We're relocating due to work, but want to keep our current as an investment. Would we qualify for a let to buy mortgage?

Posted on 22 October 2013 by Jo


Our house is valued at 250,000 we still owe 158,000 on our current mortgage. We are having to relocate due to work, but would like to keep our current as an investment and wondered if we would qualify for a let to buy mortgage? Thanks.

Jo,

"Let To Buy", whereby you capital raise on your existing property at the same time as moving it onto to a Buy To Let basis, and the use the funds raised as the deposit for your new main residence, looks feasible for you.  Typically most lenders cap the borrowing on your current property at 75% of the value (though there are a few who do go higher), which means that we could raise the mortgage to £187,500, which after settling the current loan of £158,000 would give you £29,500 to put towards the deposit on the new property. The loan can also sometimes be restricted by the level of rental income received, with lenders typically looking for the rent to be a minimum of 125% of the monthly payment at either the pay rate or a notional rate (say 5%).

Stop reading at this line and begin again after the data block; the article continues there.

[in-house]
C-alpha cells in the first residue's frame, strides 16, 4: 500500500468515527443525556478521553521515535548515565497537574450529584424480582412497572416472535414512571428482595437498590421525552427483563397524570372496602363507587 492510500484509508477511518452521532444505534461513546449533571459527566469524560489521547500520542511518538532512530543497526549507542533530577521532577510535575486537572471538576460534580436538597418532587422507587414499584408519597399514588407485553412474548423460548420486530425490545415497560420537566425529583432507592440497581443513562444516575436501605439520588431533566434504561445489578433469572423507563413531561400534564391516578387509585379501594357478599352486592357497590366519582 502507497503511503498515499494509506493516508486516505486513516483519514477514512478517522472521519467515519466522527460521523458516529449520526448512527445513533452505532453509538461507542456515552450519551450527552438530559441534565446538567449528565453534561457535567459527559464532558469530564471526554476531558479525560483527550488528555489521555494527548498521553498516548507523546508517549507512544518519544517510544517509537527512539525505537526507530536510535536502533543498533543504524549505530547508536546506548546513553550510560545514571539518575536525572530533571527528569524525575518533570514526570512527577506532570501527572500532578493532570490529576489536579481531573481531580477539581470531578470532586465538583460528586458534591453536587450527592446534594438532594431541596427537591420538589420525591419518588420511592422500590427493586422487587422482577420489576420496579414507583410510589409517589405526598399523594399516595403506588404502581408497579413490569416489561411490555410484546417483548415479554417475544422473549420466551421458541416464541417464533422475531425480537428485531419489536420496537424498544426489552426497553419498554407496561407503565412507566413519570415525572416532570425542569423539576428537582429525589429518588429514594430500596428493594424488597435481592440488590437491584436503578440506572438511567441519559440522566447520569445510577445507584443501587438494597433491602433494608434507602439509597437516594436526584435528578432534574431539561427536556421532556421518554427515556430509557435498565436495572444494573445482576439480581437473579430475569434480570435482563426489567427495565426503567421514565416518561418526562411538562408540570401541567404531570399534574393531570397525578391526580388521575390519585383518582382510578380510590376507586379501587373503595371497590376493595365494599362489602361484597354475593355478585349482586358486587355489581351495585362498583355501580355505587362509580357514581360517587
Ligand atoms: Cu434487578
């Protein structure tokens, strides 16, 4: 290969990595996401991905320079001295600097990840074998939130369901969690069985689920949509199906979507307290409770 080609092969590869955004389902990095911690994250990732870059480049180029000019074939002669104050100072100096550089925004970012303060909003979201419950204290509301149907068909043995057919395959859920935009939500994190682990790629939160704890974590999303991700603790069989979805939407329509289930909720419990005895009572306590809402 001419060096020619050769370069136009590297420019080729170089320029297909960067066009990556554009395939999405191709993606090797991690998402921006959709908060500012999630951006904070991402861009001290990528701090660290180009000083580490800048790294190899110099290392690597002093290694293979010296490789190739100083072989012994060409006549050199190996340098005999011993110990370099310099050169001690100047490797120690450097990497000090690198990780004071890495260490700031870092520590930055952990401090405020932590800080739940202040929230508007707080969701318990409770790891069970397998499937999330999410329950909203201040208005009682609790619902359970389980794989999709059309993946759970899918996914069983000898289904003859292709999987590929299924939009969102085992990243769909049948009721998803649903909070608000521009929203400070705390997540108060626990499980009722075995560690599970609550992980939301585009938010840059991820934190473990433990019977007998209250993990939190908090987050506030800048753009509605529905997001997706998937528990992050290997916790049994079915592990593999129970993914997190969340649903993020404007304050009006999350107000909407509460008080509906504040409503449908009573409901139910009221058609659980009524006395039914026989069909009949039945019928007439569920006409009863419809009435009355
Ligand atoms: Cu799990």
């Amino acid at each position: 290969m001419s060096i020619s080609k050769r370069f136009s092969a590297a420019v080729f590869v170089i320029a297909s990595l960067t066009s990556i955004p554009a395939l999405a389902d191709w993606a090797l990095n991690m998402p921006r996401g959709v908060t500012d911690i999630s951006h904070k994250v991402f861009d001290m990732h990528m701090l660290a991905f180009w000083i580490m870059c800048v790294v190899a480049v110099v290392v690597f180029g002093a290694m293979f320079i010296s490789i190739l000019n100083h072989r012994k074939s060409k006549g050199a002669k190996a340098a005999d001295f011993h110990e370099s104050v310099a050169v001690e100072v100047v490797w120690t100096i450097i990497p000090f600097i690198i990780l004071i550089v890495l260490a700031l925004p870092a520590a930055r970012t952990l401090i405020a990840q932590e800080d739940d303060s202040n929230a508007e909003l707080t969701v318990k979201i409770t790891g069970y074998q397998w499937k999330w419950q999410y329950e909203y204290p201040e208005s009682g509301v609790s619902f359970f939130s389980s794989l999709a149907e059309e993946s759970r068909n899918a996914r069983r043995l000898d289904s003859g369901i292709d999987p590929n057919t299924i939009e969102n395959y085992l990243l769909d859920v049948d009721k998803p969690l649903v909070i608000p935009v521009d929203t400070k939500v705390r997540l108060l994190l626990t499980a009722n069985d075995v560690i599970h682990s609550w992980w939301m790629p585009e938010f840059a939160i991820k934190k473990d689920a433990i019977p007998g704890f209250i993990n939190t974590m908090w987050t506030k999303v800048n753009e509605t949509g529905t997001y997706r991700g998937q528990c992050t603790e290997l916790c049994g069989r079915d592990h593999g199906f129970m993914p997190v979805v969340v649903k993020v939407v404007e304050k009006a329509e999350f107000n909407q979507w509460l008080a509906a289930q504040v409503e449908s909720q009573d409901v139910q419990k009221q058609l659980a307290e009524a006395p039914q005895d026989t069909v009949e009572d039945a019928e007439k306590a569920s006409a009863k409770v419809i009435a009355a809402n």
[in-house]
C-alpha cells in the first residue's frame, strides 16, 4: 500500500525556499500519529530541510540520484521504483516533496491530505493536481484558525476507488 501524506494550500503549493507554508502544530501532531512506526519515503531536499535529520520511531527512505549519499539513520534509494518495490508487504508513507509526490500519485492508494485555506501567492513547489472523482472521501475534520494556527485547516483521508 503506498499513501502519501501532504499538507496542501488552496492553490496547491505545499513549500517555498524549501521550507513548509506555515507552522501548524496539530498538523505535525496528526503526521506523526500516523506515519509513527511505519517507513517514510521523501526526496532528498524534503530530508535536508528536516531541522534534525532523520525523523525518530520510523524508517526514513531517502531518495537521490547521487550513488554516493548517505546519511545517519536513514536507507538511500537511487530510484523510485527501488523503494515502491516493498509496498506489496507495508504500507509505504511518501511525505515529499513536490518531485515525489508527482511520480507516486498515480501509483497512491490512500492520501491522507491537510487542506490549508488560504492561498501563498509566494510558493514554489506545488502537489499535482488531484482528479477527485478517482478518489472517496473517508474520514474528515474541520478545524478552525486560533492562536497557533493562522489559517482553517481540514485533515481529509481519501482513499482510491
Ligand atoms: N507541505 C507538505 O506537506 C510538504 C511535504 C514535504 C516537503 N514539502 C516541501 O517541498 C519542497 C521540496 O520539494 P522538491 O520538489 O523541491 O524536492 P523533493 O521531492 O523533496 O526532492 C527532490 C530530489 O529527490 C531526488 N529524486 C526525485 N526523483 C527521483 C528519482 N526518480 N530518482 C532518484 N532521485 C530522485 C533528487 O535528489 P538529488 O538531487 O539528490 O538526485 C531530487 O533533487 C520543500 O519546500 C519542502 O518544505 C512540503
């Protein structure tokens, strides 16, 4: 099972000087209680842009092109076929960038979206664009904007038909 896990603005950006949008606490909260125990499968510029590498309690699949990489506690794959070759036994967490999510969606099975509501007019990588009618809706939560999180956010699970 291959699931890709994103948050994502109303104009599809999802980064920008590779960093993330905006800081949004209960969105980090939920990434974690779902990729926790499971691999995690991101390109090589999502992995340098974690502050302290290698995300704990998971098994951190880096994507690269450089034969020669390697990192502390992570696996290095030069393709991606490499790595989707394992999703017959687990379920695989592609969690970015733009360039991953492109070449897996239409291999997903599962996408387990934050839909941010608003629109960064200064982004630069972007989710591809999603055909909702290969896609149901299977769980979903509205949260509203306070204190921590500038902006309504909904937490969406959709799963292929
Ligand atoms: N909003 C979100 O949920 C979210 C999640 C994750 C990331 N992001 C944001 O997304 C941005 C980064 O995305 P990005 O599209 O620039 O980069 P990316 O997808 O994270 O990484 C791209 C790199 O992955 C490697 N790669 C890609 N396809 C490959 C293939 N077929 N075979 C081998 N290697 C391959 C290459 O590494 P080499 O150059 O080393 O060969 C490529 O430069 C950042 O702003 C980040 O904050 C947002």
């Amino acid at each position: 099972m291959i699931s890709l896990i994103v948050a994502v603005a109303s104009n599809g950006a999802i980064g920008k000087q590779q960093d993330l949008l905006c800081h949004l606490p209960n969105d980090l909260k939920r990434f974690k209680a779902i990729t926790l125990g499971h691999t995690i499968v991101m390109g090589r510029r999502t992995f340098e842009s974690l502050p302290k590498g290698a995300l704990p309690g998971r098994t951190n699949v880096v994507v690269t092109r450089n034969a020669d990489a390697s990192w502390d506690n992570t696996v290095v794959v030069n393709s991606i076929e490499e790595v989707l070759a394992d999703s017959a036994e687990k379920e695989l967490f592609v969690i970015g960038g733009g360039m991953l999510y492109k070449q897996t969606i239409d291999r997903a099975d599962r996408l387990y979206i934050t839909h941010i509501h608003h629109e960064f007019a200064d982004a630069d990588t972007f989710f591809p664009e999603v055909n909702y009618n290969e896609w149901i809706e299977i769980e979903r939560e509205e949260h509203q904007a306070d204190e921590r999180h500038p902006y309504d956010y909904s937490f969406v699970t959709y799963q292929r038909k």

At the same time we would then arrange a main residence mortgage for you & your partner for your new home. One of the real plus points of 'Let To Buy' is that we can choose from the whole of the mortgage for both mortgages, rather than one lender to do both.

Without knowing more about the area and prices you are moving to along with what your incomes will be, I can't say anything more detailed, however if this sounds of interest to you, then please let me know when you are available, and I'll arrange for you to speak in more detail to one of our consultants.

Regards,

Alistair

contact@johncharcol.co.uk

More than mortgages, talk to me about:
Financial Protection | Investments | Personal and Corporate Pensions | Home Insurance
General Insurance | Valuations | Conveyancing | Wills | Home finders

Answers provided in response to Ask the experts are based on the information provided and do not constitute advice under the Financial Services & Markets Act. They reflect the personal views of the authors and do not necessarily represent the views, positions, strategies or opinions of John Charcol. All comments are made in good faith, and John Charcol will not accept liability for them.

We recommend you seek professional advice with regard to any of these topics where appropriate.